Once upon a time, commuting into London was a necessity for millions. Then, one day in March 2020, it became the preserved activity of a few key workers and a big no-no for everyone else. Well almost everyone, my commute to my WeWork opposite Schroders involved me Boris-biking past St Pauls and under the Barbican high-walk.
Best of times/ worst of times
Now we learn that the deserted streets of the City and the West End will stay that way as around half of businesses have worked out that forcing staff back onto trains and tubes and busses doesn’t make sense – truth is – it never did.
So the worst of times may lead to better times . Unless you are part of the service economy that waits on the deserted offices. Like my barber in Ludgate Circus, like the three Marks and Spencer’s within four hundred yards of my flat in Blackfriars, like the working girls who used Air B n B to turn my block into a brothel.
The last time this happened – was the Plague/ Fire of London thing that led to London’s business being conducted outside the City gates, in the mallow fields. That was 350 years back. Since then – the City has made it through a blitz, seen a glorious revolution and embraced railways , cycles – even the electric scooter.
This Covid-19 thing was the circuit breaker that woke us up. It made us ask the question – what are the twin cities of London for. Do we need office space at £70 sq/ft. Do we need multi-thousand pound railway season tickets. Do we need to queue outside for our lunch?
Perhaps employers are asking – why am I paying London weighted wages? Perhaps they are asking when their lease is up and what are break clauses. Perhaps the landlords of the offices in these cities are asking what multi-use options they have. Maybe the City of London’s 3,200 residents will be joined by the motley brotherhood of skate-boarding Broke-Boyz who hang around our churchyard.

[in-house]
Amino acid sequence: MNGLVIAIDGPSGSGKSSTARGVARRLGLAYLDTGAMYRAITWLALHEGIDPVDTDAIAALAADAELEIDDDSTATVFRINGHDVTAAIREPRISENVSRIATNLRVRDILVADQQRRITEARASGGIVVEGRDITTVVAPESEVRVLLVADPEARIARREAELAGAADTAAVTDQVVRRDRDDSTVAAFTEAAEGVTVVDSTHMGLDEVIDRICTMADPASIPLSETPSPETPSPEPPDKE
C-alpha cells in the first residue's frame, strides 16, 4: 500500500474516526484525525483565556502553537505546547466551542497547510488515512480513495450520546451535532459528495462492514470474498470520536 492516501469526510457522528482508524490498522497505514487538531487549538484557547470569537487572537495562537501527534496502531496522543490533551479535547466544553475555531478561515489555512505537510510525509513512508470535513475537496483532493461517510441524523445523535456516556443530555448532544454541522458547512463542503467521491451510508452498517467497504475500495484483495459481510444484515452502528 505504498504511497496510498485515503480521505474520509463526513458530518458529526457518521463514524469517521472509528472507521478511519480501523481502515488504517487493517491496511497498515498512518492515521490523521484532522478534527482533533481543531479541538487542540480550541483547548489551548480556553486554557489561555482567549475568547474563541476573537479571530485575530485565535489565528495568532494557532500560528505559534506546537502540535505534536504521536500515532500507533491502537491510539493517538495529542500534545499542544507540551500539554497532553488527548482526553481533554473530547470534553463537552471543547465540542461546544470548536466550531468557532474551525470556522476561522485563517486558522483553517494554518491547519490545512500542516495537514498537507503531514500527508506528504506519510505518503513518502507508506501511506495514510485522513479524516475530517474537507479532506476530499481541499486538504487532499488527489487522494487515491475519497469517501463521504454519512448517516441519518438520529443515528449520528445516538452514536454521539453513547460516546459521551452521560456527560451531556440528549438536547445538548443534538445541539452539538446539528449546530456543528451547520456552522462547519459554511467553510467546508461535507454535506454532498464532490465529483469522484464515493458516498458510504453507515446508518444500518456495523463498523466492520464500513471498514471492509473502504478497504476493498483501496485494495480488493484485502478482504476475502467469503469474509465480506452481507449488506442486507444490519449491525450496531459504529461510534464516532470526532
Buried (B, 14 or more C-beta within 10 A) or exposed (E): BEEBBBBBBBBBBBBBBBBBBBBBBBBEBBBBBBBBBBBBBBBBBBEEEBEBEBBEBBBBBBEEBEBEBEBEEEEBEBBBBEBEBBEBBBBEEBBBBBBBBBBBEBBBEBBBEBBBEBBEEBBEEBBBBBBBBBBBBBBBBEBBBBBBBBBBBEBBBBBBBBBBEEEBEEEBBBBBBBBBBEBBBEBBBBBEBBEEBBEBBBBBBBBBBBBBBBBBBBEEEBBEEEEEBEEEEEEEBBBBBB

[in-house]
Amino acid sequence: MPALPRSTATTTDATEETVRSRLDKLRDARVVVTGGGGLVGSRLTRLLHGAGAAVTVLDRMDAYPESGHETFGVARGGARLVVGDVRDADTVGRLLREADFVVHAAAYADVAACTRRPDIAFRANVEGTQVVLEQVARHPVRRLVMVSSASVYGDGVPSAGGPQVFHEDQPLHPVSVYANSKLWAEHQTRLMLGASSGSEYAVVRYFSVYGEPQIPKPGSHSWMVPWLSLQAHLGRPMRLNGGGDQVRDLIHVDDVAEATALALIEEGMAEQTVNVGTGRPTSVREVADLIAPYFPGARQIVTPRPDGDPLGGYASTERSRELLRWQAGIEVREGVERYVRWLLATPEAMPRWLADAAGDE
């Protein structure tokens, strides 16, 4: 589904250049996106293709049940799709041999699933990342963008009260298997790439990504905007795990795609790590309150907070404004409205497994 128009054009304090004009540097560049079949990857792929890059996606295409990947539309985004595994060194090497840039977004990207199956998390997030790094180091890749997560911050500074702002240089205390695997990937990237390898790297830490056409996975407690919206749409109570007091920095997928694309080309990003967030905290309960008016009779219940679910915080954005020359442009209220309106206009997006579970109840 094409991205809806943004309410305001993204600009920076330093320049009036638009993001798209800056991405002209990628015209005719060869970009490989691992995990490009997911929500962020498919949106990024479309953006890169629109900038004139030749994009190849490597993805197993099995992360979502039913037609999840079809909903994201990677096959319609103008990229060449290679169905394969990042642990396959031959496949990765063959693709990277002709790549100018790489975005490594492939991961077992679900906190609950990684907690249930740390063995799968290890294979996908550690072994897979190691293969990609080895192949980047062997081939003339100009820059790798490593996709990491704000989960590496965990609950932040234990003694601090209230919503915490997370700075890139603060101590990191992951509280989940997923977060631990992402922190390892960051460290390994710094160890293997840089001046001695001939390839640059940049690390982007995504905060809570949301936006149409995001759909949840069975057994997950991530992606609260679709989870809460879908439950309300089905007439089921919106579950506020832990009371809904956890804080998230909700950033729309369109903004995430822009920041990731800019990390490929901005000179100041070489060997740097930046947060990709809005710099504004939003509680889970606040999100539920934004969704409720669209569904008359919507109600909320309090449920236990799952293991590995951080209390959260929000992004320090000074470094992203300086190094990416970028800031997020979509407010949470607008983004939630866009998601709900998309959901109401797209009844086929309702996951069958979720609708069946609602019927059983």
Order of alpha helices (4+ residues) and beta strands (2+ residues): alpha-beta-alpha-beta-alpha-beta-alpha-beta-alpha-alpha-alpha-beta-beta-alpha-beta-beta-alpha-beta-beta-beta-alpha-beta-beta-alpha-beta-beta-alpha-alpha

I don’t see things returning to the broken 2019 normal – ever.
So where is all this spare money going?
To date, most have been keeping it in their pockets. This is because normal spending outlets have been closed (e.g. hospitality and travel) and confidence has been knocked. There is not expected to be a big splurge of all savings as we exit lockdown. Those who have been saving are the “better off”, so the pressure to spend is less, and confidence remains fragile. But as the taps have been loosening, the winning sectors have been online retailers (now up to one-third of all retail spending); property (house prices up 13% YoY); and home improvements/DIY/gardening. So, if you want to catch the wave, I’d recommend launching an online estate agent, with a side-line in garden furniture! – Alistair Mcqueen
This is a little suburban for my tastes – Alistair.
For me, the winning sectors are South London, West London, North London and East London. Listen to the great music coming out of Britain today, it is not being composed or performed in the suburbs. From the Royal Albert Hall to this playlist it is happening on London’s streets.
Oh and you can stick your festival and its fringe too!